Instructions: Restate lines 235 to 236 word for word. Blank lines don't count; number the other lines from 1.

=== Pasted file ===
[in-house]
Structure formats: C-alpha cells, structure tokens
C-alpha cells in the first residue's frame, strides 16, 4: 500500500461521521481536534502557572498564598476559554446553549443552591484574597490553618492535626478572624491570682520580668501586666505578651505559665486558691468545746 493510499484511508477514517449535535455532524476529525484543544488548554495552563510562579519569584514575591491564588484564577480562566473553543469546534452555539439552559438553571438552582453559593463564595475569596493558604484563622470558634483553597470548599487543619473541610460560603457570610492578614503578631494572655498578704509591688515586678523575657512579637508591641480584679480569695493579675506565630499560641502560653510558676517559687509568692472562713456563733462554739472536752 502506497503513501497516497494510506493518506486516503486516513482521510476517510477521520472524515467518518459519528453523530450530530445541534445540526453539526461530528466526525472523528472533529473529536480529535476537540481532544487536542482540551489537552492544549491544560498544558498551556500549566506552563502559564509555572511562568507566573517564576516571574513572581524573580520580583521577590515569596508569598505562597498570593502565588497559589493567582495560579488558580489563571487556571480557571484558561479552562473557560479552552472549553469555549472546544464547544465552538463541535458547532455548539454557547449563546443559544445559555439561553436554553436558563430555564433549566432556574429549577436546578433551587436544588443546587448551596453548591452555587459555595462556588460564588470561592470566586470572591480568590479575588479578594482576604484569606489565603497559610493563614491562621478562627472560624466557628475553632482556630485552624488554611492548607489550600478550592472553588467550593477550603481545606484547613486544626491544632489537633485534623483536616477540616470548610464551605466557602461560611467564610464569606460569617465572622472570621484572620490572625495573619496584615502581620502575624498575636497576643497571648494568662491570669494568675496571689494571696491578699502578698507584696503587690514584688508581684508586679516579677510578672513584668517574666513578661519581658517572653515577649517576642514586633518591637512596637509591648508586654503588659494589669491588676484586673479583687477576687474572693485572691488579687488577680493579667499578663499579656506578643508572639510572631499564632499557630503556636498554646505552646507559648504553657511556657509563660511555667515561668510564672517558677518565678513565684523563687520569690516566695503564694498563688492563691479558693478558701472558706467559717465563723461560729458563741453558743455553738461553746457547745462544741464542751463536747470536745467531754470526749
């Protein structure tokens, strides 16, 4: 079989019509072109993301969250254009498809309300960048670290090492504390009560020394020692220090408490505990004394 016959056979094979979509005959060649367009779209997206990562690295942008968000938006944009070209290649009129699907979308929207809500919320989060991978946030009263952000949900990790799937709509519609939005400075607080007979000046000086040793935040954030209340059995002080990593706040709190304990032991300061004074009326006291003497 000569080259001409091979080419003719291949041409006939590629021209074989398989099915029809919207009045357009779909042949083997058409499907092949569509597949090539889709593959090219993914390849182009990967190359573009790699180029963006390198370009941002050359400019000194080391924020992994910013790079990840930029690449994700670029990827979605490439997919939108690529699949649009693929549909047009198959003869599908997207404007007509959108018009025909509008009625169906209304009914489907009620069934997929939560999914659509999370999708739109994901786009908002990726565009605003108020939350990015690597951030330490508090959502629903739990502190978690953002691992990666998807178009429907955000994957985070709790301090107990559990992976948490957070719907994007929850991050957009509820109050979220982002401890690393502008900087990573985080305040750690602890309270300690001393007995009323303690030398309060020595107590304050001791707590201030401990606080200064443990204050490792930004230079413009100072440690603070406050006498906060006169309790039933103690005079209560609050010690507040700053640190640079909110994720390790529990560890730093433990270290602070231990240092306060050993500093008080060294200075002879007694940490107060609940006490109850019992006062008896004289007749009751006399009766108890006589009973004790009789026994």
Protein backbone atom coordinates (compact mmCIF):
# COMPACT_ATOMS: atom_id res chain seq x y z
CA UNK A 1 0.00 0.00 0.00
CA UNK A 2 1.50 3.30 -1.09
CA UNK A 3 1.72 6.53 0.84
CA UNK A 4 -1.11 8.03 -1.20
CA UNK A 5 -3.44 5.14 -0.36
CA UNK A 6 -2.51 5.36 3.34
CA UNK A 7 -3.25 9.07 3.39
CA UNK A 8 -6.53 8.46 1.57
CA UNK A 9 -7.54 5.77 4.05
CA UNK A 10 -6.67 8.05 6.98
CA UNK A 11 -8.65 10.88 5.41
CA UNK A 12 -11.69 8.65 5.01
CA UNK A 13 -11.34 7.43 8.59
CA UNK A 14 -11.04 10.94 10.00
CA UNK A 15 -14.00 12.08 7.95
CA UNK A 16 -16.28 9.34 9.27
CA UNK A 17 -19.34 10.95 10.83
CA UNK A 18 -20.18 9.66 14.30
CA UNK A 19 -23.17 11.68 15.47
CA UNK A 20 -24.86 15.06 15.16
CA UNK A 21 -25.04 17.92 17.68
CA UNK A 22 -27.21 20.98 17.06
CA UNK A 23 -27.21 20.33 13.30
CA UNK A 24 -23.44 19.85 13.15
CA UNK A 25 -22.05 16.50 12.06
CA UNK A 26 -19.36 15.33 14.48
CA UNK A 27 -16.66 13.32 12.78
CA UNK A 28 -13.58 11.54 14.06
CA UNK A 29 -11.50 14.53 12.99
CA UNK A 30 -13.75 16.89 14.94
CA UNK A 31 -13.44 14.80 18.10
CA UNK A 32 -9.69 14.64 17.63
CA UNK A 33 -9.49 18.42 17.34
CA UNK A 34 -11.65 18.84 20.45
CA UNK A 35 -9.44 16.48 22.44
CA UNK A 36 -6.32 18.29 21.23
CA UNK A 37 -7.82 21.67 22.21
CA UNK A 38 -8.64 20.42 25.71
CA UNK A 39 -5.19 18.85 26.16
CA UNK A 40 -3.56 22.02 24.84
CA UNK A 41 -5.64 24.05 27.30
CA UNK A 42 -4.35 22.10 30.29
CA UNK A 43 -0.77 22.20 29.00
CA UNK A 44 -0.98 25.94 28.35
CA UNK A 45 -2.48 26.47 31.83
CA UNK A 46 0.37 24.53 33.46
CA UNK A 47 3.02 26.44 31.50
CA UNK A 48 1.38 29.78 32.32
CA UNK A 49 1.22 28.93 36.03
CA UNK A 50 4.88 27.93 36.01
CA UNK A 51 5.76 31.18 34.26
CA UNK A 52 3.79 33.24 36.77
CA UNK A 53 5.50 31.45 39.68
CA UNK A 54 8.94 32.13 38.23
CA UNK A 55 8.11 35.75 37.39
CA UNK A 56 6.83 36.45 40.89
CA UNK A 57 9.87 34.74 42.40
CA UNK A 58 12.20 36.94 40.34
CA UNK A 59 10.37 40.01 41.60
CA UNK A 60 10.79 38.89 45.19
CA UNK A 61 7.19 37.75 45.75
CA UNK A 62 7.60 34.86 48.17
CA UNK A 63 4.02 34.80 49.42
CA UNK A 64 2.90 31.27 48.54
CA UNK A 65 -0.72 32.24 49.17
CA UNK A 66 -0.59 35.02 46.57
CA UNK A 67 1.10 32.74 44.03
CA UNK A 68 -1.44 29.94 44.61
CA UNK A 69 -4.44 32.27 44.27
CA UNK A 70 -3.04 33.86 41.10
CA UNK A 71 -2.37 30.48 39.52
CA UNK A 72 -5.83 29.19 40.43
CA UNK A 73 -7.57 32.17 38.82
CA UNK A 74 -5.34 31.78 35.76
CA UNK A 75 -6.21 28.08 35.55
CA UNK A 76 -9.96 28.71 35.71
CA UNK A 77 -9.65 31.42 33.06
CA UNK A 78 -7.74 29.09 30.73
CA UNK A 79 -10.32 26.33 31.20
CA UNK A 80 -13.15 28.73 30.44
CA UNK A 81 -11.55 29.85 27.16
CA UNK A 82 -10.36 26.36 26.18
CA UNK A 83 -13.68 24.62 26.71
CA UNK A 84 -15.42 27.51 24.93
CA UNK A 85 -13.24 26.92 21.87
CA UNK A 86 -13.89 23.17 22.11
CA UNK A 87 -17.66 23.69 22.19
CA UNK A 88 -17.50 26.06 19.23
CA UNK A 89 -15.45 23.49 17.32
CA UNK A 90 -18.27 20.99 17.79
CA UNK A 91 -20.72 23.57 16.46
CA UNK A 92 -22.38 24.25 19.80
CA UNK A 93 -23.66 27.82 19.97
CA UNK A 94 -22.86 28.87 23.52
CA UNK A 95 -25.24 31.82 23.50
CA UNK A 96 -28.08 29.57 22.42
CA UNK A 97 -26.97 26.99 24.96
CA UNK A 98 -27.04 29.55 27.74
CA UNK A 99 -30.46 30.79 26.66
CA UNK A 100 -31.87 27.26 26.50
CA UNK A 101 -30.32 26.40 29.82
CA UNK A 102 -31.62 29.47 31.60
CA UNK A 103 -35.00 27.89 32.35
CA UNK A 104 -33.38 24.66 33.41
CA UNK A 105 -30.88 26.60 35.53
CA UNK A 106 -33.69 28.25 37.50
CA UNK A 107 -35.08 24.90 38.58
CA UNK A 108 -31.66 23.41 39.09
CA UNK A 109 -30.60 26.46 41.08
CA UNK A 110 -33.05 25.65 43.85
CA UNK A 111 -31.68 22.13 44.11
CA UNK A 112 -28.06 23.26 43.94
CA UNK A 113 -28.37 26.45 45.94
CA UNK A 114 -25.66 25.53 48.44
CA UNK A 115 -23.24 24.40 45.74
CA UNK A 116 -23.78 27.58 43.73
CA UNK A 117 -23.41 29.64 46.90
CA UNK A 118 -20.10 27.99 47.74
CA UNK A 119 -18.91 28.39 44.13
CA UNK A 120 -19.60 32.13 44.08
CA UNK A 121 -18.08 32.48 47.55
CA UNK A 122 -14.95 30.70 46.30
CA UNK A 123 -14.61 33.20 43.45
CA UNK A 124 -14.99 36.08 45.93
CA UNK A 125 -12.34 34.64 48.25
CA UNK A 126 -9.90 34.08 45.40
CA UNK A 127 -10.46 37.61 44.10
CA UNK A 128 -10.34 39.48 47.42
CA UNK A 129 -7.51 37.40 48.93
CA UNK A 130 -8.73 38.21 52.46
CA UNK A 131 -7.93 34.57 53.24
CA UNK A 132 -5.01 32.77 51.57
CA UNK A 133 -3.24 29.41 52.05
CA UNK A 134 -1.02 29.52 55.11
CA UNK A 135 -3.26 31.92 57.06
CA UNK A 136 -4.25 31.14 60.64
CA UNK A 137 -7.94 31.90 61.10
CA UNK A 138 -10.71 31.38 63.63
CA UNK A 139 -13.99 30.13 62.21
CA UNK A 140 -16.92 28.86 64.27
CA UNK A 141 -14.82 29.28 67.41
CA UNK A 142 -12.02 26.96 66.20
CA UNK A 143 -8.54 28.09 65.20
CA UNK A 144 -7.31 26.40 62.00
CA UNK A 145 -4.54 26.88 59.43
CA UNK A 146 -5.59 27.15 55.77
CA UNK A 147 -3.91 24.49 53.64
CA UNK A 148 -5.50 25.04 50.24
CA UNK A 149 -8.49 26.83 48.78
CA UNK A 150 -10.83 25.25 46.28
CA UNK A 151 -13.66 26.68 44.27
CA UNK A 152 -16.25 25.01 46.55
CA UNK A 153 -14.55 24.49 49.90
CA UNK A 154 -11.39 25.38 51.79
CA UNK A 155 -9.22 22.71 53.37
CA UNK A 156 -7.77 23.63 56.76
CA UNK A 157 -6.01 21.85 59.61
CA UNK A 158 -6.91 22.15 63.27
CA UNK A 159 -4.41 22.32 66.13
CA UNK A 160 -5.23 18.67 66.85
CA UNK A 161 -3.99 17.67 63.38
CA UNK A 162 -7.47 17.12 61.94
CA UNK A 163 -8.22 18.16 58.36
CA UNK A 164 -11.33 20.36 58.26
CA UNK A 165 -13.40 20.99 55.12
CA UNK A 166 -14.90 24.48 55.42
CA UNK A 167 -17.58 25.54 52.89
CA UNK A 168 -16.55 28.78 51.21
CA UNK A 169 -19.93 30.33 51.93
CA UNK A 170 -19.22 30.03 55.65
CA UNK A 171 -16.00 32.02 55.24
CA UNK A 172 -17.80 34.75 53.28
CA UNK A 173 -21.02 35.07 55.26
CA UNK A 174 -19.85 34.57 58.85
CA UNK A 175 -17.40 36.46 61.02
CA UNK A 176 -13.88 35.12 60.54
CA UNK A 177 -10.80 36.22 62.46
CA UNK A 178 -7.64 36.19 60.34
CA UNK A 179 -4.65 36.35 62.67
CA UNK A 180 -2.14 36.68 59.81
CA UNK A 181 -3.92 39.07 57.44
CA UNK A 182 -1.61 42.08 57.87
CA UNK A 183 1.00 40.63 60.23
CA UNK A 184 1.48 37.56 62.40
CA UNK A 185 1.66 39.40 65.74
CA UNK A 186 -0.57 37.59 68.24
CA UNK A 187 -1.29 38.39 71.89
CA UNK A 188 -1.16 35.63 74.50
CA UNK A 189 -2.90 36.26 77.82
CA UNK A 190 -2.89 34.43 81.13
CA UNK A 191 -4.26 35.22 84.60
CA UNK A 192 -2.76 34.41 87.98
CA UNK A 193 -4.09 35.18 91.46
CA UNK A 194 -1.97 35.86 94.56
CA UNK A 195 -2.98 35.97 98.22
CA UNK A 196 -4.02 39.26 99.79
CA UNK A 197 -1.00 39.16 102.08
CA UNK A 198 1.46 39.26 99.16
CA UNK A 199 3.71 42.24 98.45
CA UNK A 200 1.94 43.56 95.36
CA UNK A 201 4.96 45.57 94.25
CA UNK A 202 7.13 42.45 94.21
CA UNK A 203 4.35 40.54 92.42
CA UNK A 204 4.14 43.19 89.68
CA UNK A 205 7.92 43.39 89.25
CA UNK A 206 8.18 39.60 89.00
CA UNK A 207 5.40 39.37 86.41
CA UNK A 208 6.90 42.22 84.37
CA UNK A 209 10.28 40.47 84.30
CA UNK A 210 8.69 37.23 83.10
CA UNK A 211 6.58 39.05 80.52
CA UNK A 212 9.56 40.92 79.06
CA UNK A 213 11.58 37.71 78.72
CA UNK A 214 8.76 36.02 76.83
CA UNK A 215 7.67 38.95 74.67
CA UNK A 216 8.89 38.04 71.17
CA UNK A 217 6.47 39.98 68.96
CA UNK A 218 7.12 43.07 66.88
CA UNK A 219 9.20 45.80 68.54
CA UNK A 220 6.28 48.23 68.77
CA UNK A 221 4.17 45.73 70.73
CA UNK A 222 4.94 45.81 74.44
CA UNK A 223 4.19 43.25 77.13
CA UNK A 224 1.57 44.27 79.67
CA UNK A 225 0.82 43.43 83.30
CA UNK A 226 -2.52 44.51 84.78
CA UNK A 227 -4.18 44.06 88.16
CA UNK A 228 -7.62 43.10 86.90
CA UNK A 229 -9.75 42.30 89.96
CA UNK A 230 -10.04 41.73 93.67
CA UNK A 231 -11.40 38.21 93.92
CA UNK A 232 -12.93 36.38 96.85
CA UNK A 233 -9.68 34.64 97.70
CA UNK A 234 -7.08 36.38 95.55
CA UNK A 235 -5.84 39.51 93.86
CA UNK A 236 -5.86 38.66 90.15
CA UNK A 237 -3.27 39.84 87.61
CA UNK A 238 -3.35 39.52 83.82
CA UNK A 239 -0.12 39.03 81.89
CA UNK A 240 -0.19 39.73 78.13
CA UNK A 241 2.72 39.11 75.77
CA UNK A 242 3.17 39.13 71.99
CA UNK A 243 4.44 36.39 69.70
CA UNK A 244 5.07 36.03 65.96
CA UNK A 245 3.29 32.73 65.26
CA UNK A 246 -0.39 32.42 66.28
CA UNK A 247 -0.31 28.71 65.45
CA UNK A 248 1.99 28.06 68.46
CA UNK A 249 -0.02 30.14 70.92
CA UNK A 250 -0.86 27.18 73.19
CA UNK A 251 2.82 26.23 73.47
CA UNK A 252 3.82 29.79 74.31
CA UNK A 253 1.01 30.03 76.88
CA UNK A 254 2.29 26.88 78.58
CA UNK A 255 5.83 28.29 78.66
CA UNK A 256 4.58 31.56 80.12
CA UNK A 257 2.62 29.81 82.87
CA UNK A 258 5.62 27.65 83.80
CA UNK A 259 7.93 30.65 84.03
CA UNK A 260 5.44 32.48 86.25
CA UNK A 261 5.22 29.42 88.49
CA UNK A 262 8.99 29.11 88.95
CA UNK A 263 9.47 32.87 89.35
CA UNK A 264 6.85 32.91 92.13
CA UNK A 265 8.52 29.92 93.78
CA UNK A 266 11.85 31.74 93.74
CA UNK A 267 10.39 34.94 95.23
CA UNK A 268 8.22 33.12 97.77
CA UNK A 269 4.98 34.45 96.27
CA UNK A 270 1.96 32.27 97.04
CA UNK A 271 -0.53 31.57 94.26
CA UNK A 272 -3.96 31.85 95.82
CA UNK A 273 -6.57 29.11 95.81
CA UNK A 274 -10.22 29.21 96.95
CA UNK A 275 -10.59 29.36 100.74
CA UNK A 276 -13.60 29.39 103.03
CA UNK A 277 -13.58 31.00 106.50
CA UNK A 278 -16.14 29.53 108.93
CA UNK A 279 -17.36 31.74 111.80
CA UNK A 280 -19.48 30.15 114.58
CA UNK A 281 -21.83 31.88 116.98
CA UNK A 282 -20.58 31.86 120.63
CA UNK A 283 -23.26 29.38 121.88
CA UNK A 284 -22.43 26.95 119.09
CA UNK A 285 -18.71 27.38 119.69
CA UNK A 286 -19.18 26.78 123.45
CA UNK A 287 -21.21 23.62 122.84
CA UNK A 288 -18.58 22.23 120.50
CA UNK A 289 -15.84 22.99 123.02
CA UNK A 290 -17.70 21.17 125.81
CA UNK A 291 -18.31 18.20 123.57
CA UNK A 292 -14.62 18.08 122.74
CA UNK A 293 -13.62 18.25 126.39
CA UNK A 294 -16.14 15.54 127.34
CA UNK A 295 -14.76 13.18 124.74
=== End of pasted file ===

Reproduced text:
CA UNK A 229 -9.75 42.30 89.96
CA UNK A 230 -10.04 41.73 93.67